Tennis is one of few sports that can be professionally played on multiple surfaces. With the most common tennis surface being the hard tennis court, there are also clay and grass courts, each coming with their own bunch of advantages, consequently with disadvantages too.
Here are some of the pros and cons of the different types of tennis courts, and what sort of players would benefit from them the most.
Many people dislike the clay courts as it slows down the speed of the tennis ball, therefore creating a higher bounce. The clay court is most suited to baseline players and those that use drop shots a lot, putting more spin on the ball. Tennis players such as Rafael Nadal get the most success from clay courts, while Pete Sampras, former world number one, never added a French Open to his Grand Slam titles – it is the only Grand Slam to be played on clay courts.
While the clay court is the slowest surface in the tennis world, the grass court is the complete opposite and is infect the fastest out of the three courts. The slipperiness of the surface allows the ball to pick up speed, great for players that rely on speed to beat their opponent. Plus, the softness of the grass means a lower bounce, therefore keeping the ball a lot closer to the ground unlike clay. However, due to the uneven surface of the grass, it can be very unpredictable where the ball will bounce. Tennis players that prefer to play close to the net will benefit from a grass tennis court, as well as those that enjoy taking big serves. This perhaps suggests why Roger Federer excels on grass much more than when playing on clay.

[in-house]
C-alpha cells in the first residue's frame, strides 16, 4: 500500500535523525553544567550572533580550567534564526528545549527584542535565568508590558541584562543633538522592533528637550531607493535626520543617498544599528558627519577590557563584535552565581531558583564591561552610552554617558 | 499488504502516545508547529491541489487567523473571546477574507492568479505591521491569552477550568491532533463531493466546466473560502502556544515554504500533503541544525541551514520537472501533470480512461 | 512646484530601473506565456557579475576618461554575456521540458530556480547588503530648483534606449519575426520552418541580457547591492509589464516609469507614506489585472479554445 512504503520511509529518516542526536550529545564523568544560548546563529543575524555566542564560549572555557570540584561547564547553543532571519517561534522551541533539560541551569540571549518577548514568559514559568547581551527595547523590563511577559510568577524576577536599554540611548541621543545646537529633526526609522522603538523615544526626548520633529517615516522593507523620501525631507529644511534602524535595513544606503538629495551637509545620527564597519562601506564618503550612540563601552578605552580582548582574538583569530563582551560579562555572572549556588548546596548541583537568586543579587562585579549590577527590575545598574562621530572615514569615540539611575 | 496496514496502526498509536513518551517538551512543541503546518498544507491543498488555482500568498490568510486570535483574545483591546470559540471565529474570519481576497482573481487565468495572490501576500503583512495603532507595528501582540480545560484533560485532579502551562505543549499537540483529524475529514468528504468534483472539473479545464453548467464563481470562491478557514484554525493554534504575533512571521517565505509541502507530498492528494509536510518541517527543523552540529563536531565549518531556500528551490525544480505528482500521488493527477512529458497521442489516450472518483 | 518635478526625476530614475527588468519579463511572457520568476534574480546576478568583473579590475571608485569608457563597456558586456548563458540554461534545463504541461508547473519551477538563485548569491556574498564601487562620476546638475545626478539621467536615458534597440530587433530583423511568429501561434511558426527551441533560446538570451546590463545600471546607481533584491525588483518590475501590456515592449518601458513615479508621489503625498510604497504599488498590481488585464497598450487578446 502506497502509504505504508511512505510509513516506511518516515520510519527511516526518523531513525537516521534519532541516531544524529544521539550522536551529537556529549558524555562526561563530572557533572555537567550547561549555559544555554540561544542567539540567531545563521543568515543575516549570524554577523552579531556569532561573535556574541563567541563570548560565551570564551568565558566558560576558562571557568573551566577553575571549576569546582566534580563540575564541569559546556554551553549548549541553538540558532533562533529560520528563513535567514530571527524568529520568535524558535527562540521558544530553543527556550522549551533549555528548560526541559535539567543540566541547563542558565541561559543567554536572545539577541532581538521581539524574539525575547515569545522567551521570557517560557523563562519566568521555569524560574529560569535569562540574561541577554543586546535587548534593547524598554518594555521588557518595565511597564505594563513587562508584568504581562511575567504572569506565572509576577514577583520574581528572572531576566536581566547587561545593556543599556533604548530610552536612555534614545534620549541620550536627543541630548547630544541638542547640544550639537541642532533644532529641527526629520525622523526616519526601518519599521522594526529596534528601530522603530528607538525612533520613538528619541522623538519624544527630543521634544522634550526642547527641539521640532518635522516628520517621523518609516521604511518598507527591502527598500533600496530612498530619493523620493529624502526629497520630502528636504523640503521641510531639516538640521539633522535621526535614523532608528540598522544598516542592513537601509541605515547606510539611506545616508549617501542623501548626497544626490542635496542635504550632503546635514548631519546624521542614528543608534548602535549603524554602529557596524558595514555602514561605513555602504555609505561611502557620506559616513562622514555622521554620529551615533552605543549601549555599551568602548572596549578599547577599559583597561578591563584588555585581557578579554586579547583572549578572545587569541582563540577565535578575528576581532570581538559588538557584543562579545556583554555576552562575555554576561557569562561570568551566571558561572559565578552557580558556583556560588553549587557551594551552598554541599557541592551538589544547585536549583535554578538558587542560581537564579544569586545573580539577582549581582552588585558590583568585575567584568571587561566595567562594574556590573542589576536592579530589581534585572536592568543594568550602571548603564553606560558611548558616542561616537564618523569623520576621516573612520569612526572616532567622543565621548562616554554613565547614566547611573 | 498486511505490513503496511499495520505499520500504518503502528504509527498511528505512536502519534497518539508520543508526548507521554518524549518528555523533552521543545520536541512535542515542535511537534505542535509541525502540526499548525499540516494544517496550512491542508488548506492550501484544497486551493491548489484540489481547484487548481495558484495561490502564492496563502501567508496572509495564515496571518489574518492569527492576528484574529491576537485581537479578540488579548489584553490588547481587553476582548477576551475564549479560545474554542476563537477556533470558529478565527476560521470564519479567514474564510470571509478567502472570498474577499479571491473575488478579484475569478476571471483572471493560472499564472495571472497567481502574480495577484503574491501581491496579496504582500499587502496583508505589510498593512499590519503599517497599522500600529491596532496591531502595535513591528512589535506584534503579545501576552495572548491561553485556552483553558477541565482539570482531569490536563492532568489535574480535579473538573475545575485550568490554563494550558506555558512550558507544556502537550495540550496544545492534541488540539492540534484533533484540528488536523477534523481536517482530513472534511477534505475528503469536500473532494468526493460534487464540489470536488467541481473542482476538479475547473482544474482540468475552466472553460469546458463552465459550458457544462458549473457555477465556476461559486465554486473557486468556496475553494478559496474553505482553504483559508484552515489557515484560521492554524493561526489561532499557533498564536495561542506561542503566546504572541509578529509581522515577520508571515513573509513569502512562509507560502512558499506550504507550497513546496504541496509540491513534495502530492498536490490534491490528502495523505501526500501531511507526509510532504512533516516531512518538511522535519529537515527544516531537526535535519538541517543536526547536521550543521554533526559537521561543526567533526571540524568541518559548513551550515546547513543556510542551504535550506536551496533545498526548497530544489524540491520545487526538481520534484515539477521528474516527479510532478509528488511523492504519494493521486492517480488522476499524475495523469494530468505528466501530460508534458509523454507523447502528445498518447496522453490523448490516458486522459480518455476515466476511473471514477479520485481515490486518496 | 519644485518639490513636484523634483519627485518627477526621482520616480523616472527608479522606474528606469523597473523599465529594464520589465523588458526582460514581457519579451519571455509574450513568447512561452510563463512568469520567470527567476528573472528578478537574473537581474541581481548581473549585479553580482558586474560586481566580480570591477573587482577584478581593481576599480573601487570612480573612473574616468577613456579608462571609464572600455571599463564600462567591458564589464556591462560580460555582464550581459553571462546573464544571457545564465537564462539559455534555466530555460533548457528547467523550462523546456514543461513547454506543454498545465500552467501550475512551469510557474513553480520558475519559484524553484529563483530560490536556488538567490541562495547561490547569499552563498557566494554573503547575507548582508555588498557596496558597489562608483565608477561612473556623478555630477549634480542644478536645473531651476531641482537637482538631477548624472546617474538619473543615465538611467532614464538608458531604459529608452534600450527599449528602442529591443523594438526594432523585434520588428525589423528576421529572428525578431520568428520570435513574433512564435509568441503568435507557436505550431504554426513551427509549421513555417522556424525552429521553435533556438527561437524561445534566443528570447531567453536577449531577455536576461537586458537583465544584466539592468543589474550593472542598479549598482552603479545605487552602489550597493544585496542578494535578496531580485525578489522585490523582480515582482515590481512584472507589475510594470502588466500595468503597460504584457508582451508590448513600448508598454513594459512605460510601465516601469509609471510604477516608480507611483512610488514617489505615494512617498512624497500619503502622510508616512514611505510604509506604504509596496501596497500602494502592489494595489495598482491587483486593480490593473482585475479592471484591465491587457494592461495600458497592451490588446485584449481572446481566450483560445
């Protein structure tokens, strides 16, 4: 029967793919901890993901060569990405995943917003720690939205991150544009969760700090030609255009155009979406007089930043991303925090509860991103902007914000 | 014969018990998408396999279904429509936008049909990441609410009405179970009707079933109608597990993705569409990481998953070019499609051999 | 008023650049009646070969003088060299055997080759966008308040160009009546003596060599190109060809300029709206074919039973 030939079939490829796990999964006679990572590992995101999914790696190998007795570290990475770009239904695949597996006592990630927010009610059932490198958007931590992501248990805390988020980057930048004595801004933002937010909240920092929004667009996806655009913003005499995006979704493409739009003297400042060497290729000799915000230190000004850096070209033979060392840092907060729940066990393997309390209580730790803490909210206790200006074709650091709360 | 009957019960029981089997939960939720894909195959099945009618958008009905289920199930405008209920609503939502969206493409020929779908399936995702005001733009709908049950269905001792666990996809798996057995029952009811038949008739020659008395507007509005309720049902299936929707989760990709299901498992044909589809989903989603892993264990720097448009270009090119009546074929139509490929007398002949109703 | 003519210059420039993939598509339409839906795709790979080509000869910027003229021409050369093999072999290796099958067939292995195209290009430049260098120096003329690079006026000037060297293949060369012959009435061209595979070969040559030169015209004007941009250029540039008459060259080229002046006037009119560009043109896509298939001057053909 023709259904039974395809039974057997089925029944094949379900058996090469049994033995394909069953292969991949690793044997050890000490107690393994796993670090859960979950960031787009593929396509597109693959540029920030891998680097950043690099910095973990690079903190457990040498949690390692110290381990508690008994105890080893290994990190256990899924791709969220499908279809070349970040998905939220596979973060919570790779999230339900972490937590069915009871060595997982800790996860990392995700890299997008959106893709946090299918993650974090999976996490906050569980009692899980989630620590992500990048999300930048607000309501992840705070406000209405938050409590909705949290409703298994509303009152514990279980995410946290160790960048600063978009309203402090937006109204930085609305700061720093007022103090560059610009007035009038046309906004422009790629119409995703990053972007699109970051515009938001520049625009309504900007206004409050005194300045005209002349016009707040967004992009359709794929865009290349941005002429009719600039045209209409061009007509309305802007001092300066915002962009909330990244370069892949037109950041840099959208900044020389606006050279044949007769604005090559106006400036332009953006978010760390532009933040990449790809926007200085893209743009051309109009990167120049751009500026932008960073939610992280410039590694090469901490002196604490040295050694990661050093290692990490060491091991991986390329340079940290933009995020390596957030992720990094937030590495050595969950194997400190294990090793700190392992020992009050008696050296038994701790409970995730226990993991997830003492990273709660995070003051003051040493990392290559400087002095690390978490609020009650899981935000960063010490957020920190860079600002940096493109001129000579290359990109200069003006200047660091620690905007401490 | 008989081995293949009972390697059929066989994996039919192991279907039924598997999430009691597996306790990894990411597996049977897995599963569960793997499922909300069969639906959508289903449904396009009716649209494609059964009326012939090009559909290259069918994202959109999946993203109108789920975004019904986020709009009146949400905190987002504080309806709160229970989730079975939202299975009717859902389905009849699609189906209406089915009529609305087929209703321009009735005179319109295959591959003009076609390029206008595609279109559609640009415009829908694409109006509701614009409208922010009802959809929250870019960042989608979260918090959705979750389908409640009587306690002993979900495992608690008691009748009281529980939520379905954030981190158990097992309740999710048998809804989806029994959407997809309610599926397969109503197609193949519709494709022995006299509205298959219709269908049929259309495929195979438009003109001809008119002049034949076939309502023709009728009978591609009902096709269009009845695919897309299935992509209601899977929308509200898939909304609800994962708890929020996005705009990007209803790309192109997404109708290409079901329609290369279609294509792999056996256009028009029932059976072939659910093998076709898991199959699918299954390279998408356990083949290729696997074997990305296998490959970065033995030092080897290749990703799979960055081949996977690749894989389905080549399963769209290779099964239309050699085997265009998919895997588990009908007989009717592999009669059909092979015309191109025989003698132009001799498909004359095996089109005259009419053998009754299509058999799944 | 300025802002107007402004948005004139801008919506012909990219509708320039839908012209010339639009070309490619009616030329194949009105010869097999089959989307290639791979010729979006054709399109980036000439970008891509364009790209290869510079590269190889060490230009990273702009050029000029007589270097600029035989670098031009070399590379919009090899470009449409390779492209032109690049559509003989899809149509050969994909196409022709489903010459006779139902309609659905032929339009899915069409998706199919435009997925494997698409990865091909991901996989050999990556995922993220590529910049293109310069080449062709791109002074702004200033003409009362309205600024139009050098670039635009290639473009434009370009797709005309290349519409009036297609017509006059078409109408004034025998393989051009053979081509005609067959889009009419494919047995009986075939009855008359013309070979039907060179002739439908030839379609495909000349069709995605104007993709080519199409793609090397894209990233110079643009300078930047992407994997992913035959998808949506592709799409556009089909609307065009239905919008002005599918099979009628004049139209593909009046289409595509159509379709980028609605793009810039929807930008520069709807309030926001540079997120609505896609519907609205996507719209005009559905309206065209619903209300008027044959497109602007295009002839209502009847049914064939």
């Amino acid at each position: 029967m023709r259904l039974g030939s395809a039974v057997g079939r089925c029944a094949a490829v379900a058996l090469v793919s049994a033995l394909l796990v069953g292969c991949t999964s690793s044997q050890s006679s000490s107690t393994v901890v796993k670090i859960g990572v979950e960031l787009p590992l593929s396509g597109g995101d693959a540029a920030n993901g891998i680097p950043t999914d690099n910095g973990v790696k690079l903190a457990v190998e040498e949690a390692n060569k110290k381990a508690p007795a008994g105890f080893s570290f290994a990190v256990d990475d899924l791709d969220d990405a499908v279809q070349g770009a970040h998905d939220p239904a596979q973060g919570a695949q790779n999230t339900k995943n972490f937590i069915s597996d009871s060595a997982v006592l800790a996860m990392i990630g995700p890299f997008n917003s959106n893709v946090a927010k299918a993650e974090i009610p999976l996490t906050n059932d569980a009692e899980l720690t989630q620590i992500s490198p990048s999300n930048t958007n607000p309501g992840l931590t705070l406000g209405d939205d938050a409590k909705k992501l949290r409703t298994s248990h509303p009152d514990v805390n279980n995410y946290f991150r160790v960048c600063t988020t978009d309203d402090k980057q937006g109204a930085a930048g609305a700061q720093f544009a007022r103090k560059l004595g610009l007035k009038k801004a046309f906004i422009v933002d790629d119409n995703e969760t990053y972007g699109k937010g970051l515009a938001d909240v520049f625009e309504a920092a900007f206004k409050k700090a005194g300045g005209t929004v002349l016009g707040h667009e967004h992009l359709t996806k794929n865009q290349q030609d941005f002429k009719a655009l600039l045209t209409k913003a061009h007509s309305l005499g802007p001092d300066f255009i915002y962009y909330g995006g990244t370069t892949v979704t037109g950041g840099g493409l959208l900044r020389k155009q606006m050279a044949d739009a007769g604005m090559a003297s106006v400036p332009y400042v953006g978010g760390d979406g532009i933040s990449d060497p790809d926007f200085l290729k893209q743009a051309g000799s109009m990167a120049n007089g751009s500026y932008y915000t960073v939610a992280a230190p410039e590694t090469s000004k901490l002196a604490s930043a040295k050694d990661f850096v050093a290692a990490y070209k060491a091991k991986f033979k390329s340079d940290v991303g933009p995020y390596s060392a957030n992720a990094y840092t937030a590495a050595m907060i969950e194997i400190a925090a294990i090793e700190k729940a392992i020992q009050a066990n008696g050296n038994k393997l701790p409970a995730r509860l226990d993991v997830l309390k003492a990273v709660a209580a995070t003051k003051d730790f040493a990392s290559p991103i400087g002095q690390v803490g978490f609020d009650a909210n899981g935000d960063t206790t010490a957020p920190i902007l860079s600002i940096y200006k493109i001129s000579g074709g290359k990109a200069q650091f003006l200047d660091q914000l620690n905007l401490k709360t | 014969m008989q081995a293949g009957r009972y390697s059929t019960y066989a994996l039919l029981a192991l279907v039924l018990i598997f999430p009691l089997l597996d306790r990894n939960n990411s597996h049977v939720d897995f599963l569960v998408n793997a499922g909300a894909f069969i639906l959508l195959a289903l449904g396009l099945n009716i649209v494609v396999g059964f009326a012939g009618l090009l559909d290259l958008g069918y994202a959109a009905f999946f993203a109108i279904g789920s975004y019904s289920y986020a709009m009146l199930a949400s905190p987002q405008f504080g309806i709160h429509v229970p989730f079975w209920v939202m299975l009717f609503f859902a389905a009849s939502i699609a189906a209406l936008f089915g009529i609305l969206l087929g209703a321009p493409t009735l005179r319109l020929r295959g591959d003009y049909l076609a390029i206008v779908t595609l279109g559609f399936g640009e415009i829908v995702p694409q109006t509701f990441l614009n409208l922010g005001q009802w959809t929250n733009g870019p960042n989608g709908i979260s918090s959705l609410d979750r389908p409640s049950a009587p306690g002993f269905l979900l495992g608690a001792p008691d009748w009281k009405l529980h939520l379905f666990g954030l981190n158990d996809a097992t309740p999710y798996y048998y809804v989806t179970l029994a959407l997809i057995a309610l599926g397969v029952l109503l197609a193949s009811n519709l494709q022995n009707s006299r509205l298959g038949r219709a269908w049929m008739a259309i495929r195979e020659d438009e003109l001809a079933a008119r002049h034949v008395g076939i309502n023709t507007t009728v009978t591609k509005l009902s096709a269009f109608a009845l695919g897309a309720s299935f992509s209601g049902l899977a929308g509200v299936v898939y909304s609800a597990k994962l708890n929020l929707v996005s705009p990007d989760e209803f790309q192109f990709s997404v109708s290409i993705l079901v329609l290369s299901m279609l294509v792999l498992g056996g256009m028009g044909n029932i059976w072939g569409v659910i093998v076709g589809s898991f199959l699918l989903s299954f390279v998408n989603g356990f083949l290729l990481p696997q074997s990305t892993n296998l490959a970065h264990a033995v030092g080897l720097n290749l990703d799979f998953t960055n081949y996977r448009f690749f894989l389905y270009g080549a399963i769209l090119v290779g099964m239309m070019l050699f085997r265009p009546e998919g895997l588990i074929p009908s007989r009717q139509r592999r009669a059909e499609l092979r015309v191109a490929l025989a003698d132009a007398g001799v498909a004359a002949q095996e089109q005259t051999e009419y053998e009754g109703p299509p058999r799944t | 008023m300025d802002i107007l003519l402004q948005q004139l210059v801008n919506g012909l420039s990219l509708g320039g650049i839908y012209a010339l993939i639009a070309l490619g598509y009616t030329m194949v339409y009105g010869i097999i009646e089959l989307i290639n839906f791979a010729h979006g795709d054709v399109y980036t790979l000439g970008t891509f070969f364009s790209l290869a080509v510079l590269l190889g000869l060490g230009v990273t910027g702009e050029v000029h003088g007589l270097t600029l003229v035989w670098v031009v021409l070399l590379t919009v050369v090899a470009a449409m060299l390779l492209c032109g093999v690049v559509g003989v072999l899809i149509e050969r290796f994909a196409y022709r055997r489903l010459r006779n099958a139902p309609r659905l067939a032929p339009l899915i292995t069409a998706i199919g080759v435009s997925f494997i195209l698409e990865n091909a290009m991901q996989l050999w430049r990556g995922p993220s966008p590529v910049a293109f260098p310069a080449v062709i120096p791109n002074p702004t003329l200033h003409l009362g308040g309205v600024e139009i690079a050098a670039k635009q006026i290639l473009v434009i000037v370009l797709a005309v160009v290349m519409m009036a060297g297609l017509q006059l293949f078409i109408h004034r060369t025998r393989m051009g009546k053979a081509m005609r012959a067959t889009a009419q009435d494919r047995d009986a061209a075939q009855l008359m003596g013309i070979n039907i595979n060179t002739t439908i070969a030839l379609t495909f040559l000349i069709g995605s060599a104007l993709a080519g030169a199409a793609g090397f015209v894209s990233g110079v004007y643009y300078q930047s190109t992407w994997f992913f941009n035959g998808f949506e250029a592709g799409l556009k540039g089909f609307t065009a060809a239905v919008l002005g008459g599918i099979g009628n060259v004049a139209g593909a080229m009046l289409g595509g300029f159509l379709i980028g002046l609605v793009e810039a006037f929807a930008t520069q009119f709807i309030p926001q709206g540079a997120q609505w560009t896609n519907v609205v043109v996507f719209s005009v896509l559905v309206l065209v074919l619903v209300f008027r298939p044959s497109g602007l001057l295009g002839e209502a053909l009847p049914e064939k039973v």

The hard court is the most common court, the court that you would find at the US Open and Australian Open Grand Slams. The hard court is often created from concrete or macadam, covered with acrylic material to seal the surface and to make the line marking neater, while also providing some cushioning for the players and ball. It sits in the middle of clay and grass in terms of speed, although the bounce is a lot greater thanks to the harder surface. For those that want a friendly game of long rallies, the hard court is best for this thanks to the predictable bounce. Again, baseline players will benefit from hard courts too.
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